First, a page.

Federal Worker Pay: How Much is Too Much?
By Megan McArdle
Via Greg Mankiw, I see that the CBO is saying that yes indeed, most federal workers make more than their counterparts:
Differences in wages between federal employees and similar private-sector employees in the 2005-2010 period varied widely depending on the employees' level of education.
•Federal civilian workers with no more than a high school education earned about 21 percent more, on average, than similar workers in the private sector.
•Workers whose highest level of education was a bachelor's degree earned roughly the same hourly wages, on average, in both the federal government and the private sector.
•Federal workers with a professional degree or doctorate earned about 23 percent less, on average, than their private-sector counterparts.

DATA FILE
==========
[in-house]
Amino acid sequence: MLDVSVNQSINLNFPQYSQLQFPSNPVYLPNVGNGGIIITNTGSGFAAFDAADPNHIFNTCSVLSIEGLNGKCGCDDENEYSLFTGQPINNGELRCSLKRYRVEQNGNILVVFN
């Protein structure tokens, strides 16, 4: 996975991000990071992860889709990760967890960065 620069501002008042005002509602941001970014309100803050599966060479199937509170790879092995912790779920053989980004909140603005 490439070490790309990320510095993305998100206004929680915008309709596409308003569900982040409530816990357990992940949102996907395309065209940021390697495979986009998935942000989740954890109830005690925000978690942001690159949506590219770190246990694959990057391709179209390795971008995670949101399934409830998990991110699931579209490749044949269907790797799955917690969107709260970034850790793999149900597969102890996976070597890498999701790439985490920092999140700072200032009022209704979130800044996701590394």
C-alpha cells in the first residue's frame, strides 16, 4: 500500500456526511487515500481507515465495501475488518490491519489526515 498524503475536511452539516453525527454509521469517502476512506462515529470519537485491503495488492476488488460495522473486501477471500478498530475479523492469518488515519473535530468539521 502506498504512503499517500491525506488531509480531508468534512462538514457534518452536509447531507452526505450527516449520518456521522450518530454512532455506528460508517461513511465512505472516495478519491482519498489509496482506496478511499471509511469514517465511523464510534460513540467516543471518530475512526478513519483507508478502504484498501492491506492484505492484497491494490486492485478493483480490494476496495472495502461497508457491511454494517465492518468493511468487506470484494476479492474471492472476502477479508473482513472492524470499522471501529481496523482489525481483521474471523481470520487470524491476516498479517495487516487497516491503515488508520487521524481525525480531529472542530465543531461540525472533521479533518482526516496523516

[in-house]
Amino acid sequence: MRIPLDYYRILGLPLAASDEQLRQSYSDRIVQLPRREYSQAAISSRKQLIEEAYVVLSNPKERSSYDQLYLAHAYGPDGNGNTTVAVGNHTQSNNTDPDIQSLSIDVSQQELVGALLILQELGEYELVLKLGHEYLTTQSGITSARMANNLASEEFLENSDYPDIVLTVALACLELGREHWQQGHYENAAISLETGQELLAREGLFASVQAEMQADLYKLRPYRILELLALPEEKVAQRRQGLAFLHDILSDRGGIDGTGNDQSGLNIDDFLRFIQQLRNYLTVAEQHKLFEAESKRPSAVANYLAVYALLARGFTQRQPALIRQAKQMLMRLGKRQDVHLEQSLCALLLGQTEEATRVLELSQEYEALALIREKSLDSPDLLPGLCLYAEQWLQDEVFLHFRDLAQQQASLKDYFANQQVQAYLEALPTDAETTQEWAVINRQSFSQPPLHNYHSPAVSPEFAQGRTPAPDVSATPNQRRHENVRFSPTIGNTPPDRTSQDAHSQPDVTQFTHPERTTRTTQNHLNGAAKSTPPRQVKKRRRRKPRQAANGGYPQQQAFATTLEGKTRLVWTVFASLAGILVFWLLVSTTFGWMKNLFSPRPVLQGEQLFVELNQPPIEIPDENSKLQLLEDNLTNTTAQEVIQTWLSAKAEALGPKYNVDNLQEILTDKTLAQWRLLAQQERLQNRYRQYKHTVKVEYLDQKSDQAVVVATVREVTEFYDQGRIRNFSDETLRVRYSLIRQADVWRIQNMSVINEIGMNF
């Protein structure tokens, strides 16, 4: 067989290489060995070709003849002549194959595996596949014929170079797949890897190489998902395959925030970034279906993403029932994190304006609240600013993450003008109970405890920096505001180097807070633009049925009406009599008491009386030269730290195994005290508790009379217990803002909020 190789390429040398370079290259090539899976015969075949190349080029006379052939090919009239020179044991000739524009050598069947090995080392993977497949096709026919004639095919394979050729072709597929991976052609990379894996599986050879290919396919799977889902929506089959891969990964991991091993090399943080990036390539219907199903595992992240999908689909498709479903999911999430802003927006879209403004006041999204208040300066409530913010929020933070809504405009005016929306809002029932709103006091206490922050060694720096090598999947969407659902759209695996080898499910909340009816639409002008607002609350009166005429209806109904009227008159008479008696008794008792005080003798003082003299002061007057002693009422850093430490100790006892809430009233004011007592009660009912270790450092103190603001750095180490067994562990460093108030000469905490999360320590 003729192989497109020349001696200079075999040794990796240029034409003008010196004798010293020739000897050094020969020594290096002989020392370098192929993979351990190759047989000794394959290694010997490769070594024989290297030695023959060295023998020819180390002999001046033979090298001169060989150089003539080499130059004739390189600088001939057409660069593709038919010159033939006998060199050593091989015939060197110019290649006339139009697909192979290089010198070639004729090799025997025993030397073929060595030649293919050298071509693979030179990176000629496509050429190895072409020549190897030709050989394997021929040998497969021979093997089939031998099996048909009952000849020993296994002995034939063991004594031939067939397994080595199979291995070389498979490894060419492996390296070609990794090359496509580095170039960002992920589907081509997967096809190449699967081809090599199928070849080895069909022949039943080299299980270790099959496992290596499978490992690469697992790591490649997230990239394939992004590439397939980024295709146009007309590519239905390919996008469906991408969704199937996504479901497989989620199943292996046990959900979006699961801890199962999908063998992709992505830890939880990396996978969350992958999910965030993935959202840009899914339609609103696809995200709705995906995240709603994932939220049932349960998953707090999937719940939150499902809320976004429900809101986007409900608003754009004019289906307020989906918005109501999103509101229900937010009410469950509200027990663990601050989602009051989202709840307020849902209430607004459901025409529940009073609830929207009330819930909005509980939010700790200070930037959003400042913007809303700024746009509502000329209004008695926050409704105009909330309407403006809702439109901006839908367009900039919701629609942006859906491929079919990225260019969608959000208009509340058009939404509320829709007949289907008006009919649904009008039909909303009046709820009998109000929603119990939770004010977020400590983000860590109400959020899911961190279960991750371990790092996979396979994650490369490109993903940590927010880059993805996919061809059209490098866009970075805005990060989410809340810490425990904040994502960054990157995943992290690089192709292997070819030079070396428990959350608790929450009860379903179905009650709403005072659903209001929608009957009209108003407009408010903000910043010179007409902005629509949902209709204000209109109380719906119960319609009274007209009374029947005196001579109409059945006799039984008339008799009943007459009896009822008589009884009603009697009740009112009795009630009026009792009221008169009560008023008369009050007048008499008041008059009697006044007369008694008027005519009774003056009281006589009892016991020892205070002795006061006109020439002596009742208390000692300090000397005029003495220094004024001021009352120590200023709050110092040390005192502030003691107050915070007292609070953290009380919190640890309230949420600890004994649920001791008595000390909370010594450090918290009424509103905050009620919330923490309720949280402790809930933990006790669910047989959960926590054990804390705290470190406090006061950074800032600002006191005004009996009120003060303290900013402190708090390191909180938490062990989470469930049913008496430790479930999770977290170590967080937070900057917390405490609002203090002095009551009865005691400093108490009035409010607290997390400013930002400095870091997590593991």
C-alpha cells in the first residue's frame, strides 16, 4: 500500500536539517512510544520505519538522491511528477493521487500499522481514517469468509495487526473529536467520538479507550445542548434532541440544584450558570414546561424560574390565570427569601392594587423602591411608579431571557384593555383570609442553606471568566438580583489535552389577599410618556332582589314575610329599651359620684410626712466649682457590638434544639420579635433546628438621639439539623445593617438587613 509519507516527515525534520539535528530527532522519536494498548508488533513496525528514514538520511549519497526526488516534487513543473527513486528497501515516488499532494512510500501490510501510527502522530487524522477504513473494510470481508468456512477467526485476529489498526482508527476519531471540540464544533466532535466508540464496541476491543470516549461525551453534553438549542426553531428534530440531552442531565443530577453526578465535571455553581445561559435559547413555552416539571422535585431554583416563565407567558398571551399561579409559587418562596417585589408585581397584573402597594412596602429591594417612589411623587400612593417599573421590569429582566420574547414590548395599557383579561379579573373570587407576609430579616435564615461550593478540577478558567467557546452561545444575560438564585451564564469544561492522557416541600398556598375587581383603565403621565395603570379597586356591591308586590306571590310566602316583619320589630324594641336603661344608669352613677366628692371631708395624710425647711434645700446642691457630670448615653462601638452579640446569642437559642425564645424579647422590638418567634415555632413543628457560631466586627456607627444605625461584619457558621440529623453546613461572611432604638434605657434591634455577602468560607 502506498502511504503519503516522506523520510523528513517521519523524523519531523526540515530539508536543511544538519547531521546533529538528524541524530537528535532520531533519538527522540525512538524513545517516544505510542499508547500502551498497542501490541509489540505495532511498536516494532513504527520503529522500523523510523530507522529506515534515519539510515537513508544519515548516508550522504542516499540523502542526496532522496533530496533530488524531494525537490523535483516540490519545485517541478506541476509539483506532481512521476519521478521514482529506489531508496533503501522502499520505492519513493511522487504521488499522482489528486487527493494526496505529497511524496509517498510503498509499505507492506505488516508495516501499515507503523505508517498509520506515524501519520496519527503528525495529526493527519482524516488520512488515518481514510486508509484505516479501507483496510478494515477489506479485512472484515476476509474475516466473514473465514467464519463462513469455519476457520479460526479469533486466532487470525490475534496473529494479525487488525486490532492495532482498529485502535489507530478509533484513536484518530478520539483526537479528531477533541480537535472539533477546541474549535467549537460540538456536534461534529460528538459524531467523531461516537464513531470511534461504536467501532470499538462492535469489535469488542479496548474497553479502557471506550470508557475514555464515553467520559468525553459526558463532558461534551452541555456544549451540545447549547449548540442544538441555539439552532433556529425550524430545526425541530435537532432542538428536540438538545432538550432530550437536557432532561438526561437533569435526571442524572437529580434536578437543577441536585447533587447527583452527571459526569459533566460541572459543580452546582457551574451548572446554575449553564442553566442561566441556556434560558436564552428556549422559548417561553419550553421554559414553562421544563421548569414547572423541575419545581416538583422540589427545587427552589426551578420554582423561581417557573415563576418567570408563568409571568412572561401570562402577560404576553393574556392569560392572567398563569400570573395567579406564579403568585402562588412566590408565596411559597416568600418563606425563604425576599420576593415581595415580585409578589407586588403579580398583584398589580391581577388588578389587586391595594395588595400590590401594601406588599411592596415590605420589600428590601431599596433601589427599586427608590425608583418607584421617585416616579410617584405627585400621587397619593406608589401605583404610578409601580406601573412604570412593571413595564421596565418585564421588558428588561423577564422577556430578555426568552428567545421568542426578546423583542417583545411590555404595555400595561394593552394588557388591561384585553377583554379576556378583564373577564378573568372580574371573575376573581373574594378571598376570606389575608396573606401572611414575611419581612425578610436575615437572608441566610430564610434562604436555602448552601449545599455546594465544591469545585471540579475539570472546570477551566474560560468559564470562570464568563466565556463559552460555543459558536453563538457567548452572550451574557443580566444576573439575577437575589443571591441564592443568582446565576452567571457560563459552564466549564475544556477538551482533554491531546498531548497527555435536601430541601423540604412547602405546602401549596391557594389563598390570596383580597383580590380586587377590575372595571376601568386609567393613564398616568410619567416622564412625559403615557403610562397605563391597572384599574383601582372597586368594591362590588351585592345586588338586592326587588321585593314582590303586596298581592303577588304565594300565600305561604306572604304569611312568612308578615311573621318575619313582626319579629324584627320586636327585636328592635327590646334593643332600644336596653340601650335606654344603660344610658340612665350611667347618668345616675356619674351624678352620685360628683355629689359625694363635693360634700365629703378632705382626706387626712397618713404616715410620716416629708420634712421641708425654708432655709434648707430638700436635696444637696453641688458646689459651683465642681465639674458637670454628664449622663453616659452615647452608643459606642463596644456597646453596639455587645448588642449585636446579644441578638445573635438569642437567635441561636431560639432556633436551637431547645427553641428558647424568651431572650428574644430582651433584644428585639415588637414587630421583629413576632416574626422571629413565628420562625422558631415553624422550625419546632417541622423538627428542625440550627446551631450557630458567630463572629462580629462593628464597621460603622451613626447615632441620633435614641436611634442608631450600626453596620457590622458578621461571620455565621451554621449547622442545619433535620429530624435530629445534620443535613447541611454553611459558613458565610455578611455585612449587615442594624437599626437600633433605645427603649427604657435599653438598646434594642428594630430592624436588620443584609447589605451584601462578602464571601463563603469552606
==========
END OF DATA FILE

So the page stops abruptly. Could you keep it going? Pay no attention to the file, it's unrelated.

Overall, the federal government paid 2 percent more in total wages than it would have if average wages had been comparable with those in the private sector, after accounting for certain observable characteristics of workers.
The disparity in benefits is even larger; the CBO estimates it at 48% higher than comparable civilian employment.
So highly educated federal workers make less than their private counterparts, middling workers make about the same, and low-wage workers make a bit more. Some people might be happy that in a time of shrinking wages there are still some people able to afford to live thanks to their government salary. They might even think that highly educated government workers should be paid more. Not many people will look at those on the lowest rung of society, stroke their chin thoughtfully, and sit down to ruminate about how the lowest-paid workers could be forced to work for even less money.